What is Monster Cropping?

The stress training related cultivation method called Monster Cropping uses light and growth cycle manipulation in addition to cutting. This method increases the number of plants by using the cuttings as clones and also induces stress-responsive growth increases in the mother plant. Monster cropping is a term used for increasing floral bud size by manipulating the growth stages of clonal plants. Plants are cloned after floral induction and then reverted to the vegetative phase to allow for even growth. Then the plants are re-induced to flower to allow for the simultaneous harvest of floral material. Naturally, plants need to be harvested in phases since the top of the plants receive more light and mature more quickly.

Why is Monster Cropping So Unconventional?

Cloning plants in their reproductive stage is not generally recommended and can be very stressful to the plant, so it is important that it is done correctly. Some degree of stress can trigger a plant to be more productive by triggering its survival responses. One survival response in plants is the increased production of secondary metabolites, compounds that do not aid normal growth but help the plant to compete and survive.

Since plant compounds like cannabinoids are secondary metabolites, Monster Cropping is said to produce plants that are more potent. Because the methods of monster cropping involve manipulation of growth phases that are tied to photoperiods (light exposure times), autoflowering plants are not suitable for this method. Plants with longer life cycles that respond to changes in light exposure must be used. However, Monster Cropping may be used outdoors as well as indoors.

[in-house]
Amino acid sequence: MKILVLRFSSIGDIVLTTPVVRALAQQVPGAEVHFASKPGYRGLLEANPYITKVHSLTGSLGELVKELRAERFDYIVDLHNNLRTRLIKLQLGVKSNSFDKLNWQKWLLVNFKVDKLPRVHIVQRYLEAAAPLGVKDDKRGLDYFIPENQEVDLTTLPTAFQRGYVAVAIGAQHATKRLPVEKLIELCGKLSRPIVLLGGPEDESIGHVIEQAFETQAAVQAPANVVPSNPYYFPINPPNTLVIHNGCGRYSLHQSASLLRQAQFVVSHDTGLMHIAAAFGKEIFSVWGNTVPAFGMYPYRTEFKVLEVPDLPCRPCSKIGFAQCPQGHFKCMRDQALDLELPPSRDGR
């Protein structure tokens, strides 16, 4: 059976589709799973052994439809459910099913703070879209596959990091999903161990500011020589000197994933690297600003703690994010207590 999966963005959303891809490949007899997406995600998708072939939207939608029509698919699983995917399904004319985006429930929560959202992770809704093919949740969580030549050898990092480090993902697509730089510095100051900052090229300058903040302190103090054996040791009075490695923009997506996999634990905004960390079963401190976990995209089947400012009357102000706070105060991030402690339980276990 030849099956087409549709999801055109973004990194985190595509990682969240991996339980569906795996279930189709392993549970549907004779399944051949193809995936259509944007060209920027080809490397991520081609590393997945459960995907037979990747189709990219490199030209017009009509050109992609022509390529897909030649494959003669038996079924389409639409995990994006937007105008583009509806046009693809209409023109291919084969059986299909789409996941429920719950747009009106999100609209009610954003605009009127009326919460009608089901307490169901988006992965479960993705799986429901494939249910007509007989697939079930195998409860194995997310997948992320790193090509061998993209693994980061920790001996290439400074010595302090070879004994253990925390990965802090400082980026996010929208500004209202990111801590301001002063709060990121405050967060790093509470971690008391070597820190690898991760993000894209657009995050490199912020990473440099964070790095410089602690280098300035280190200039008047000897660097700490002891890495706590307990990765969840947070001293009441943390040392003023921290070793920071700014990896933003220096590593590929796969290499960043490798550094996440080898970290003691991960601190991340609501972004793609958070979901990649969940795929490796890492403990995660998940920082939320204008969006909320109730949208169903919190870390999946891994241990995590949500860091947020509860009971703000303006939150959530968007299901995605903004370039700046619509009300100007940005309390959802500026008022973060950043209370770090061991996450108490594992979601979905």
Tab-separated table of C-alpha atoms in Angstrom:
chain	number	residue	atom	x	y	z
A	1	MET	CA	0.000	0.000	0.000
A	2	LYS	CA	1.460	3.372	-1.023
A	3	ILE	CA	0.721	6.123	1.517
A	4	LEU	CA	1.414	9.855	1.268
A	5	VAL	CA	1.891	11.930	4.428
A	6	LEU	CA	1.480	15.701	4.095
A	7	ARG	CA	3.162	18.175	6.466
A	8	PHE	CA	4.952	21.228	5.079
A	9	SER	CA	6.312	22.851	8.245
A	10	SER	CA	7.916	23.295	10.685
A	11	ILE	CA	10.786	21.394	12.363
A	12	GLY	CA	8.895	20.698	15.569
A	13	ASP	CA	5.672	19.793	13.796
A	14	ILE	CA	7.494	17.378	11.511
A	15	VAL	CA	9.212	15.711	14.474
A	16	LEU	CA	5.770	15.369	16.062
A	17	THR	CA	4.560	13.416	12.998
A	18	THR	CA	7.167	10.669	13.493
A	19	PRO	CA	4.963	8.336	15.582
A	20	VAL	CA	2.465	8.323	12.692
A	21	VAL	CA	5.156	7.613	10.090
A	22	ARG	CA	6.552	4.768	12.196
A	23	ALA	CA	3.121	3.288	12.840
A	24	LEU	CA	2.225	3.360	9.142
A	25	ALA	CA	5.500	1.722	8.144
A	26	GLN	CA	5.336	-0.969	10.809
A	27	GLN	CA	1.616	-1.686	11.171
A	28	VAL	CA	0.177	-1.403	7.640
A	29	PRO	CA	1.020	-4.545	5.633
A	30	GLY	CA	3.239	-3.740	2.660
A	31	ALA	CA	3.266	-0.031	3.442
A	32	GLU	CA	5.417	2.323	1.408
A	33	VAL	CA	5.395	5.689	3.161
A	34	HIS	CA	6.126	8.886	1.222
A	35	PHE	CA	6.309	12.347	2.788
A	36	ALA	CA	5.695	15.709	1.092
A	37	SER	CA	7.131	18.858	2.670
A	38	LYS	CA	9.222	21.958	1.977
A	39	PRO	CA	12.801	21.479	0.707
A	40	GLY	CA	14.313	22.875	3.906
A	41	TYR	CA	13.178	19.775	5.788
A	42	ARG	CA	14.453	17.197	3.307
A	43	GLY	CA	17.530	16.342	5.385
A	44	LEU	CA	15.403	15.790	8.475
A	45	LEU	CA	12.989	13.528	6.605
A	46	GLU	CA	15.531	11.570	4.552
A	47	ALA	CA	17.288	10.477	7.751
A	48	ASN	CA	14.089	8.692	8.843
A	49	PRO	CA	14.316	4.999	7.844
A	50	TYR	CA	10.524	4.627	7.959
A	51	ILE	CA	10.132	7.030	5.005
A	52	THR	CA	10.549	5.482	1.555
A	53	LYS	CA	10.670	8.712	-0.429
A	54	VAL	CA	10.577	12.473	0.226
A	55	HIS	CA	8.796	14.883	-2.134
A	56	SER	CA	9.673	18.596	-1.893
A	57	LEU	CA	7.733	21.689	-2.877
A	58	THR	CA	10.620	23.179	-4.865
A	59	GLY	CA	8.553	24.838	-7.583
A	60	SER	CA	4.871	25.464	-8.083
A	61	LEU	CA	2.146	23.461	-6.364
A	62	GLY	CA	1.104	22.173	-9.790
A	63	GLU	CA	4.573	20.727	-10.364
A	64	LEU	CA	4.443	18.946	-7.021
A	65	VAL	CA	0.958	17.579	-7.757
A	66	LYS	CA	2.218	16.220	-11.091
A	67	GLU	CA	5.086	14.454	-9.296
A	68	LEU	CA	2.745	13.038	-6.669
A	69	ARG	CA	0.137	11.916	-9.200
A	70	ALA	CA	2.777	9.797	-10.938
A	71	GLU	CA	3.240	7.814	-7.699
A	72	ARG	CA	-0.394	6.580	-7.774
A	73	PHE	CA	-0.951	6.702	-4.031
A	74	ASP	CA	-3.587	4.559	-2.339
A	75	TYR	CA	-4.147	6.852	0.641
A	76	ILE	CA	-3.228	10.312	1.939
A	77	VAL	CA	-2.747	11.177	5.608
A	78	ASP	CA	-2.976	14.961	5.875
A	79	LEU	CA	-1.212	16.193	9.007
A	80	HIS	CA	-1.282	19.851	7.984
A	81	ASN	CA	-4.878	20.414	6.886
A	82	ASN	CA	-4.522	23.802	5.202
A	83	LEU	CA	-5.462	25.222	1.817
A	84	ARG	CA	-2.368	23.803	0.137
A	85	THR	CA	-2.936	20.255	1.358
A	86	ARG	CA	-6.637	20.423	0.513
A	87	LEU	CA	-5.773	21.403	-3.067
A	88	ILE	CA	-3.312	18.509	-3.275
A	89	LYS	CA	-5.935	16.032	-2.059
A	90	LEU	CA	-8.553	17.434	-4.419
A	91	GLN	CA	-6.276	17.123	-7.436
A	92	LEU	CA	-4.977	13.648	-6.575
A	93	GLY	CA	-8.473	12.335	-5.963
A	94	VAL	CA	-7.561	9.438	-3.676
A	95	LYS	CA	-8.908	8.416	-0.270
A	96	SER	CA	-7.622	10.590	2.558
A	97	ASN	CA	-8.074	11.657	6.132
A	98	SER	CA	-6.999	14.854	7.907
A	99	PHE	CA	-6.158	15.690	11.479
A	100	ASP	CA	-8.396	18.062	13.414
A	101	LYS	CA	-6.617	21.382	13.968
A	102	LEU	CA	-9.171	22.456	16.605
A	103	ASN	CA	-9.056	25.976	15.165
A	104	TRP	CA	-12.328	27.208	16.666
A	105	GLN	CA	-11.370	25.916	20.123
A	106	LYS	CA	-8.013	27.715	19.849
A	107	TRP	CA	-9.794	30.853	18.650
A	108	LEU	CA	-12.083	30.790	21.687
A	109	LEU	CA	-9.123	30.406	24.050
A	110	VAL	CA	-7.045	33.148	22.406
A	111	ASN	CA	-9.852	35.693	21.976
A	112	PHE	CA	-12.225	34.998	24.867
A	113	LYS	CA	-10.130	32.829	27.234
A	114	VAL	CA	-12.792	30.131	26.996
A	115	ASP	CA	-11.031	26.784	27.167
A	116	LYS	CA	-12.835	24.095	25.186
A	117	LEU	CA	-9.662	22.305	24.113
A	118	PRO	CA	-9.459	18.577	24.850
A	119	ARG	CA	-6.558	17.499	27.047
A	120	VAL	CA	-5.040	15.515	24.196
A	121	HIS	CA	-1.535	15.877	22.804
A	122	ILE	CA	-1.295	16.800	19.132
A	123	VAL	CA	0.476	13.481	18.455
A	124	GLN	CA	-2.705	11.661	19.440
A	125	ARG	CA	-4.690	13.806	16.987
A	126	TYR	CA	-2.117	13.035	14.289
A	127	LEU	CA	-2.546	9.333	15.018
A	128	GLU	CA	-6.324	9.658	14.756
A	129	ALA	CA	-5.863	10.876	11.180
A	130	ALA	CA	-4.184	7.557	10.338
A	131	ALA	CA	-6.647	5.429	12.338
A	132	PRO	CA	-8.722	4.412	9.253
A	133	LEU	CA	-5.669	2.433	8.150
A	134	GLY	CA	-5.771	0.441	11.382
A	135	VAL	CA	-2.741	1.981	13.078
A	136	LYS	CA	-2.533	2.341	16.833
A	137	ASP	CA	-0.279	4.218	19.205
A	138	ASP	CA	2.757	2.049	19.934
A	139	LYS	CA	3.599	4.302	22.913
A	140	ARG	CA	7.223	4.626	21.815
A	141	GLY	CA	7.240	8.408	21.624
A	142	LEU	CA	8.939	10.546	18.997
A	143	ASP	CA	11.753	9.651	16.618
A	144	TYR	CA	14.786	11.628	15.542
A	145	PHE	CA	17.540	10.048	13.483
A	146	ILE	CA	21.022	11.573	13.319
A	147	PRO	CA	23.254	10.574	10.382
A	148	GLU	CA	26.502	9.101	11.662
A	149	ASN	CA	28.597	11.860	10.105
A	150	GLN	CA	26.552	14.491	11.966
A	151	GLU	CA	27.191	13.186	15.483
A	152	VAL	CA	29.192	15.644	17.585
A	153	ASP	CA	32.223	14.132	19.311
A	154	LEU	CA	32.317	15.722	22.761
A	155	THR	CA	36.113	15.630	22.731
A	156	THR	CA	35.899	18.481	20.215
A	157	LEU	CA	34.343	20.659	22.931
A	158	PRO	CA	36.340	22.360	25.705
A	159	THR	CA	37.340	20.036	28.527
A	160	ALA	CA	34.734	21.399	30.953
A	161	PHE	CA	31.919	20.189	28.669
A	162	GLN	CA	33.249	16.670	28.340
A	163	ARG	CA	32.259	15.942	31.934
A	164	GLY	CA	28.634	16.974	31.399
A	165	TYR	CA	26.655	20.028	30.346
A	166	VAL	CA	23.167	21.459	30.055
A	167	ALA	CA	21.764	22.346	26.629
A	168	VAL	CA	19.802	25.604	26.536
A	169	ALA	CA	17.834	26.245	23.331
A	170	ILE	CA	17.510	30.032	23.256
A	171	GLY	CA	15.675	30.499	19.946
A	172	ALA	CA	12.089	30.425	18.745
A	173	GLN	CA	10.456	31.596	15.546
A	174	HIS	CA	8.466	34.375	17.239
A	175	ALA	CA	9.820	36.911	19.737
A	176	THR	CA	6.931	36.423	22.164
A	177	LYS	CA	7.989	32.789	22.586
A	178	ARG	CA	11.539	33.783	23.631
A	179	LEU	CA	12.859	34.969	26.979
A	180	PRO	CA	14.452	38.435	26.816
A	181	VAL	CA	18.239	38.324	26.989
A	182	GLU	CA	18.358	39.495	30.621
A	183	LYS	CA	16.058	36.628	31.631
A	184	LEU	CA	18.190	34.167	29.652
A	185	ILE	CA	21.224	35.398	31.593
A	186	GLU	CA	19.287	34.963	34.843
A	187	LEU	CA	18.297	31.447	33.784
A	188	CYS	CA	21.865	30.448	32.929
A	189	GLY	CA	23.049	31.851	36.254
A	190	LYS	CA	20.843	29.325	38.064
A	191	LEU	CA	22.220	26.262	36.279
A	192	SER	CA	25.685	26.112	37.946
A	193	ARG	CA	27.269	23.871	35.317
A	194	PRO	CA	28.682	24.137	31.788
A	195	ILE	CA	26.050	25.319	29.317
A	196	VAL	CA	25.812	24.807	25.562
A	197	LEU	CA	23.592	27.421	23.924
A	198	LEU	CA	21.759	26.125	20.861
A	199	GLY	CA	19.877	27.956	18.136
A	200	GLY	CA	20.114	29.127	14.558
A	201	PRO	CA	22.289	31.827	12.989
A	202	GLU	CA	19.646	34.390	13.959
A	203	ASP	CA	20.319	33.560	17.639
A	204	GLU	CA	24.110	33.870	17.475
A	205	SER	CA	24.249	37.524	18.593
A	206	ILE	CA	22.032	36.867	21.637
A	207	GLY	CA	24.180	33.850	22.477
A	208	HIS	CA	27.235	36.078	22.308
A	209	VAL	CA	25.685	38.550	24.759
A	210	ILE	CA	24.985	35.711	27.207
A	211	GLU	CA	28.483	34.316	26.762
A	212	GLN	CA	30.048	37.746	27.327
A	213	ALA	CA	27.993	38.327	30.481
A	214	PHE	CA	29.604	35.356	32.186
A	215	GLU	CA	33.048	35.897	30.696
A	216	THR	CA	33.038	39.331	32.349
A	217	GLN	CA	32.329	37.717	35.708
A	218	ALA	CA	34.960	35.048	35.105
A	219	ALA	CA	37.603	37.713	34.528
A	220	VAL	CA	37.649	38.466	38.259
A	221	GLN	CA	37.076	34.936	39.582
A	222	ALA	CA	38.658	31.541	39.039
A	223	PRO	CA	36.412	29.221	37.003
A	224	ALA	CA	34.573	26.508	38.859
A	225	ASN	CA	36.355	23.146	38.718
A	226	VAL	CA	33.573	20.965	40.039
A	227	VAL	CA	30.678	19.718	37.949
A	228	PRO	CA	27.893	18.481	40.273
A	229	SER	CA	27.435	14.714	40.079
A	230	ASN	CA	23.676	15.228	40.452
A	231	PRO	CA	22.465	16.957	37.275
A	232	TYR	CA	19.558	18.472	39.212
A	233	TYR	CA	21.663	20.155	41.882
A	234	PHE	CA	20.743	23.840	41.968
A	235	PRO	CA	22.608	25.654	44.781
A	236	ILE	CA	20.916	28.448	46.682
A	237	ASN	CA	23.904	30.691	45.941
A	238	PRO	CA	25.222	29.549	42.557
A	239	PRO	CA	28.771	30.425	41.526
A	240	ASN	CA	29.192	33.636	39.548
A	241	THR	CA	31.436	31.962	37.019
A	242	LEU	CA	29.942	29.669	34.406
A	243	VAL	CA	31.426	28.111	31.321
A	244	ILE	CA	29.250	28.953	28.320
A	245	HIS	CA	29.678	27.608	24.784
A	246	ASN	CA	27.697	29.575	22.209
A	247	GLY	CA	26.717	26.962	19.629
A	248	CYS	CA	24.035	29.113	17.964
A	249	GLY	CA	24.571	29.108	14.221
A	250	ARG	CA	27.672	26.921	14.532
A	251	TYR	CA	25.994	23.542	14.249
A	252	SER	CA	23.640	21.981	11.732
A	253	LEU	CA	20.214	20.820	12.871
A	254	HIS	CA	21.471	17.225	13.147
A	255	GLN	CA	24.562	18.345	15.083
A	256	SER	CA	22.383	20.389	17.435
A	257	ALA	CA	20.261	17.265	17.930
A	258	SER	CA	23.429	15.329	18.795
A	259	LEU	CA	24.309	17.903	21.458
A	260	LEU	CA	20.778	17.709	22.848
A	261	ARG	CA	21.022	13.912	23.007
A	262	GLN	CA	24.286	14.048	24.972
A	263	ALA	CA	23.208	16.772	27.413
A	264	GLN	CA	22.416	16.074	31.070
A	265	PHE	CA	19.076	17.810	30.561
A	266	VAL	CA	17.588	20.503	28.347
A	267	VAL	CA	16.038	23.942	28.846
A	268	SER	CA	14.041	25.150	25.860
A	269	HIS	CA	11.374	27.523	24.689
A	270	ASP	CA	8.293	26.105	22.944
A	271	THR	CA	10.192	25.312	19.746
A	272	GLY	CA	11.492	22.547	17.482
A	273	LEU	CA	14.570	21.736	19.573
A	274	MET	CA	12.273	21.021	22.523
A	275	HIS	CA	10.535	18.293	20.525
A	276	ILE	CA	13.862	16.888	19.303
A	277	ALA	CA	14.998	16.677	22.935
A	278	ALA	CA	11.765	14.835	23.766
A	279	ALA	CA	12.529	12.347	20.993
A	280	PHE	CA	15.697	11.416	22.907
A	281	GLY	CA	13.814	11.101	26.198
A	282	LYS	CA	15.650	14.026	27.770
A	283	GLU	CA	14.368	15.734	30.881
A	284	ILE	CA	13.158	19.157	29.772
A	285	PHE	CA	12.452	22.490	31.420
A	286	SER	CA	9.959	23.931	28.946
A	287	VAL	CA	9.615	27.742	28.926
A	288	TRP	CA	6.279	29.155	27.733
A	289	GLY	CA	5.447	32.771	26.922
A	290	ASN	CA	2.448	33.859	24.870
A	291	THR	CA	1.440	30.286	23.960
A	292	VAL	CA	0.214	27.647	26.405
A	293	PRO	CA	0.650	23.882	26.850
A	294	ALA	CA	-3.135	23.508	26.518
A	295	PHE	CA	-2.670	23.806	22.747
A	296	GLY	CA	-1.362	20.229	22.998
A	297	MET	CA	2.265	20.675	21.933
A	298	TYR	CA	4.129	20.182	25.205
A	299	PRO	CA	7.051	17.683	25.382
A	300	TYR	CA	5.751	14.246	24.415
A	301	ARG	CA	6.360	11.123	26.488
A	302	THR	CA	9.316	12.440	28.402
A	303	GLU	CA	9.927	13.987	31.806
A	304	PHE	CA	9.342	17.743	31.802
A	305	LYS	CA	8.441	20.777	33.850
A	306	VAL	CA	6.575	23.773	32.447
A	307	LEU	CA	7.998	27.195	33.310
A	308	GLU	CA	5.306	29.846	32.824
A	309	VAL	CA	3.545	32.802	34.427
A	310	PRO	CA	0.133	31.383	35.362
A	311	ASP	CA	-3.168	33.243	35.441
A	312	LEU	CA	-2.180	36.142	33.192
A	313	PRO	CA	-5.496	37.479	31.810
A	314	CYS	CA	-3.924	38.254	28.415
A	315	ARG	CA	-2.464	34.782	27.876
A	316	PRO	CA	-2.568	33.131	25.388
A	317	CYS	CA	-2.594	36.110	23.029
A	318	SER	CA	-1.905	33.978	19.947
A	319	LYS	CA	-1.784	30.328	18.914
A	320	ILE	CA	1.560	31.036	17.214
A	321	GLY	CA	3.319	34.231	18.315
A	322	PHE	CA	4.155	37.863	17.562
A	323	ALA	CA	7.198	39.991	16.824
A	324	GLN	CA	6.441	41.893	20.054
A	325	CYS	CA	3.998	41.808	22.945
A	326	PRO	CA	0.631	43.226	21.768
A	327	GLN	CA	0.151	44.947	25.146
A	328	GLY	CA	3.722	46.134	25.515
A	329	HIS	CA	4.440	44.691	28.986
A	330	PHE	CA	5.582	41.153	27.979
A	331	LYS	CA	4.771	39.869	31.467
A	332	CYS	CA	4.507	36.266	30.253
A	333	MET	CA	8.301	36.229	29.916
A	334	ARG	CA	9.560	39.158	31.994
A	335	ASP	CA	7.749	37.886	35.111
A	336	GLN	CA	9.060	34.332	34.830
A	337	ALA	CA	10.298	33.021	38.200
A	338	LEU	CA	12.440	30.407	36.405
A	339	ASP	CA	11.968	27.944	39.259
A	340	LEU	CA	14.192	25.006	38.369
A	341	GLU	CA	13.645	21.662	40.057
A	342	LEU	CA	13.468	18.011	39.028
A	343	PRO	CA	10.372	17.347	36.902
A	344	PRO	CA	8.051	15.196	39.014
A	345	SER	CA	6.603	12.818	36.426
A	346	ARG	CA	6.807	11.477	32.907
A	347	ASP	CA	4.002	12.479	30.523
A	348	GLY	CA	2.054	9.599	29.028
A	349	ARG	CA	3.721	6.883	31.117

Steps to Monster Cropping

  1. Use sharp clean scissors when cutting clones. Select clones 3 weeks into the flowering stage or later. Clones should be taken from the lower branched and cut at a diagonal angle.
  2. Immediately put the clonal cuttings in distilled water to prevent air exposure, let them sit for a little while then dip in a rooting hormone mixture.
  3. Allow cuttings to grow in 18-24 hour periods of light to revert them to the vegetative growth stage. The ScrOG method may be used in harmony to maximize yields. Mature buds must not be disturbed or removed during the second vegetative growth period.
  4. When a satisfactory level of vegetative growth is achieved, the plants may again be exposed to a 12-hour photoperiod to re-induce flowering.
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